Posted by: Josh Lehner | January 6, 2023

Downtown Demand (Graph of the Week)

The combination of the latest population estimates, the many conversations we are having about them, and Willamette Week‘s latest issues highlighting ideas to improve Portland has me revisiting some work we did early in the pandemic. At a high level, we tried to get at the different sources of demand for downtowns or urban cores. Local residents who live in the areas are one source as they go about their everyday lives. Commuters coming in to work are another source, primarily during the daytime. Visitors — both from the suburbs, and tourists – are the third source, primarily during the evenings and on the weekend.

My main point is that all of these sources of demand are important. Many discussions are surrounding the impact of working from home and the loss of commuters. That is a structural change that really impacts the built environment given the large cluster of office buildings and the hub and spoke transportation network. While not the biggest source of downtown demand from a business perspective, many firms relied on the lunch crowd to prop up overall revenues and sustain more hours of operation. Commuter demand did not go to zero, but has declined significantly in urban cores across the country.

Retrofitting unused or underutilized office buildings to build more residential is a great idea. This is a heavy lift as many buildings cannot be converted, but where feasible it should be pursued, and policies can help make more of those possibilities feasible as are now currently being discussed. This helps solve two problems: our historical underproduction of housing, and repurposing some of the newly empty office space. Eventually offices will fill back up with overall economic growth as employment and start-up activity increases. But that process will take years at best, and possibly decades. In the meantime, last time I checked in with Multifamily Northwest and their Apartment Report, vacancy rates in the urban core were very low. Increasing resident demand can help jumpstart the process.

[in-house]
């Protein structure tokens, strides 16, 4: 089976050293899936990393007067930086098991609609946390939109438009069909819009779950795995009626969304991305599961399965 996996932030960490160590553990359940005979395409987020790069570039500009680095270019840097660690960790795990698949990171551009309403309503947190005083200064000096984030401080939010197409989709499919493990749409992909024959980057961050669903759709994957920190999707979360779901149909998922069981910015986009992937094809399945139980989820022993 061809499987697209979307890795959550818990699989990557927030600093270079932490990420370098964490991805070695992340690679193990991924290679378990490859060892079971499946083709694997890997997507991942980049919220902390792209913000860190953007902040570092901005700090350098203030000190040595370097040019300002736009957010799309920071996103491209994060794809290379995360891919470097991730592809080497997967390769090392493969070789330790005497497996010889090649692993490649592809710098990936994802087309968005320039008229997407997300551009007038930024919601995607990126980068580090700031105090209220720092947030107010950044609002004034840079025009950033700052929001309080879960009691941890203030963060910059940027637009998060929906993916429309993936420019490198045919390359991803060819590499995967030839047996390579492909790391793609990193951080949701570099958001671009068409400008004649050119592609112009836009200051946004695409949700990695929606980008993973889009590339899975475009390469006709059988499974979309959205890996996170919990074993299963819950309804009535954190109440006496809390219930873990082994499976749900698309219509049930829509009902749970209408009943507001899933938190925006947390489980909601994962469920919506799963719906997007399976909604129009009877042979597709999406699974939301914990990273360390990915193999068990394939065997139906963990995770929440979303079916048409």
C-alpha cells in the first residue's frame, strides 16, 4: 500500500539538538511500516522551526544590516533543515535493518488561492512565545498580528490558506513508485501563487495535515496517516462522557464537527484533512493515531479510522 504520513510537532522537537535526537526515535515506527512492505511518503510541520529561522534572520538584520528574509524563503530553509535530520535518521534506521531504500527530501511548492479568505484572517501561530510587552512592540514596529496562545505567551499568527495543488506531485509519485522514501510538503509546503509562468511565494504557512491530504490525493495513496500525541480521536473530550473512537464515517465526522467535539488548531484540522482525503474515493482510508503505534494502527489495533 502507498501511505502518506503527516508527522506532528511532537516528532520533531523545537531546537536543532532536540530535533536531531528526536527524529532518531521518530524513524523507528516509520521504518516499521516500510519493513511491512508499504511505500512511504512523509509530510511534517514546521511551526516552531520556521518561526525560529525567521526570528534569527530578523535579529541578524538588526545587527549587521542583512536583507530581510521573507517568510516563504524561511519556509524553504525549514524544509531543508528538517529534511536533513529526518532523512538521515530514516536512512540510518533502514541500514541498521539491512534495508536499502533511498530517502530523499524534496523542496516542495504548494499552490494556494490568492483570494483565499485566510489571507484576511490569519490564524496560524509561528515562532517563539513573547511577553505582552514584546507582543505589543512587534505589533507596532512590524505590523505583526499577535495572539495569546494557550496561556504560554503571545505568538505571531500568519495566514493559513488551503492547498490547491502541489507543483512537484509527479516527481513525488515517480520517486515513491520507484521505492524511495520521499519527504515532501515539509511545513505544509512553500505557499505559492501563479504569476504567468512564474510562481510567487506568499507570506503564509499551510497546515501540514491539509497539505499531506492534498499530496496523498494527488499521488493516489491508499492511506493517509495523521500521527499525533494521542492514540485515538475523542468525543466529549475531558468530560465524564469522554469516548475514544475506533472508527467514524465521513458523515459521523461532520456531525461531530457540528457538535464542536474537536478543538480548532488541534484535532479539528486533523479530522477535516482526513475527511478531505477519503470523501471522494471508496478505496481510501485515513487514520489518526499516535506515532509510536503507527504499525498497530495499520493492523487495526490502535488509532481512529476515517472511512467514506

All of that said, when I try to decompose the sources of demand, it is the third piece, the destination demand that is largest. This comes from out-of-town visitors staying in hotels, doing touristy stuff even if on business and not vacation. But it also comes from local residents who head downtown to go out to eat, take in a show, go shopping on the weekend and things like that. The cluster effects of having many retail and leisure businesses all close together is real.

As one of our advisors points out there is a catch-22 type element to this discussion. As a community and an economy, we have to provide reasons for people to be downtown, which in turn will generate more revenue for businesses to be located there and/or increase hours of operation, but if residents don’t feel safe or those businesses don’t exist or aren’t open, then fewer people will want to visit and so on.

Lastly, another advisor notes that the commuter demand hasn’t been lost from a regional perspective, but rather has shifted out of the urban core and into smaller, neighborhood or regional commercial areas. The importance of those from an everyday living, and planning perspective are higher today than they were a few years ago.

Definitions: Urban Core here is the area between I-405 and the Willamette River. Other Services includes things like barbershops, nail salons, parking garages, and dry cleaners, among others.


Responses

  1. Hey, no mention of crime downtown affecting vacancies. Also, MultCo will have one of the, if not THE, highest income tax in the country, especially for those with good incomes.

    All of this chases out people with money, jobs and skills (ie net tax payers.) MultCo will be down more 2/3 in terms of gross dollar commercial property sales compared to 2021. In contrast, Clark is up 40% over 2021.


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